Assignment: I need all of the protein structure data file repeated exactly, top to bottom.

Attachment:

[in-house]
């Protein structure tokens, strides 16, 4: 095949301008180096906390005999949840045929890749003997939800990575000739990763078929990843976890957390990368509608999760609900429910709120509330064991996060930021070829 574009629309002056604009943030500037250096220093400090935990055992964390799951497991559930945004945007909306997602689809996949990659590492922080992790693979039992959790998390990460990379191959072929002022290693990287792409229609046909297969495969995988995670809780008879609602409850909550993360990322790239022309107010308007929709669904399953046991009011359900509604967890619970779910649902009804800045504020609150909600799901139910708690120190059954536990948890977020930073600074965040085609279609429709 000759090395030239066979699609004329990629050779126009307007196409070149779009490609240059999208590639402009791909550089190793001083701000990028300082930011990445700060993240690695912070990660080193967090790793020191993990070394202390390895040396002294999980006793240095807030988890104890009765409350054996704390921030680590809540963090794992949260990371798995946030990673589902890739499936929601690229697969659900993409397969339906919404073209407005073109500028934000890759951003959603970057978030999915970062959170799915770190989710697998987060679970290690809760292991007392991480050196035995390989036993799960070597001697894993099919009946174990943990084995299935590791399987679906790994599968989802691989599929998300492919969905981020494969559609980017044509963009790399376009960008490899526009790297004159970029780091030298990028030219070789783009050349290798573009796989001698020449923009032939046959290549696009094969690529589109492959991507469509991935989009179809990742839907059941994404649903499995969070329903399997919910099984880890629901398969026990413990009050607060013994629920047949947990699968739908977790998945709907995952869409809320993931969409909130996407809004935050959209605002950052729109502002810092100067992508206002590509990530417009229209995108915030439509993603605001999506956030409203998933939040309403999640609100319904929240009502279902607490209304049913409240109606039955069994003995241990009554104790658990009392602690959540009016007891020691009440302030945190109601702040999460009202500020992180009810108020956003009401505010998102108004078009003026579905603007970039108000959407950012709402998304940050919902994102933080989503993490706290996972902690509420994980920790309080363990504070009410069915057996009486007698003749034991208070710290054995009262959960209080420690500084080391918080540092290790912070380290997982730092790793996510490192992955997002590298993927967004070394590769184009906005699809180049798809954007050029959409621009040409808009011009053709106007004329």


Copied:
[in-house]
């Protein structure tokens, strides 16, 4: 095949301008180096906390005999949840045929890749003997939800990575000739990763078929990843976890957390990368509608999760609900429910709120509330064991996060930021070829 574009629309002056604009943030500037250096220093400090935990055992964390799951497991559930945004945007909306997602689809996949990659590492922080992790693979039992959790998390990460990379191959072929002022290693990287792409229609046909297969495969995988995670809780008879609602409850909550993360990322790239022309107010308007929709669904399953046991009011359900509604967890619970779910649902009804800045504020609150909600799901139910708690120190059954536990948890977020930073600074965040085609279609429709 000759090395030239066979699609004329990629050779126009307007196409070149779009490609240059999208590639402009791909550089190793001083701000990028300082930011990445700060993240690695912070990660080193967090790793020191993990070394202390390895040396002294999980006793240095807030988890104890009765409350054996704390921030680590809540963090794992949260990371798995946030990673589902890739499936929601690229697969659900993409397969339906919404073209407005073109500028934000890759951003959603970057978030999915970062959170799915770190989710697998987060679970290690809760292991007392991480050196035995390989036993799960070597001697894993099919009946174990943990084995299935590791399987679906790994599968989802691989599929998300492919969905981020494969559609980017044509963009790399376009960008490899526009790297004159970029780091030298990028030219070789783009050349290798573009796989001698020449923009032939046959290549696009094969690529589109492959991507469509991935989009179809990742839907059941994404649903499995969070329903399997919910099984880890629901398969026990413990009050607060013994629920047949947990699968739908977790998945709907995952869409809320993931969409909130996407809004935050959209605002950052729109502002810092100067992508206002590509990530417009229209995108915030439509993603605001999506956030409203998933939040309403999640609100319904929240009502279902607490209304049913409240109606039955069994003995241990009554104790658990009392602690959540009016007891020691009440302030945190109601702040999460009202500020992180009810108020956003009401505010998102108004078009003026579905603007970039108000959407950012709402998304940050919902994102933080989503993490706290996972902690509420994980920790309080363990504070009410069915057996009486007698003749034991208070710290054995009262959960209080420690500084080391918080540092290790912070380290997982730092790793996510490192992955997002590298993927967004070394590769184009906005699809180049798809954007050029959409621009040409808009011009053709106007004329």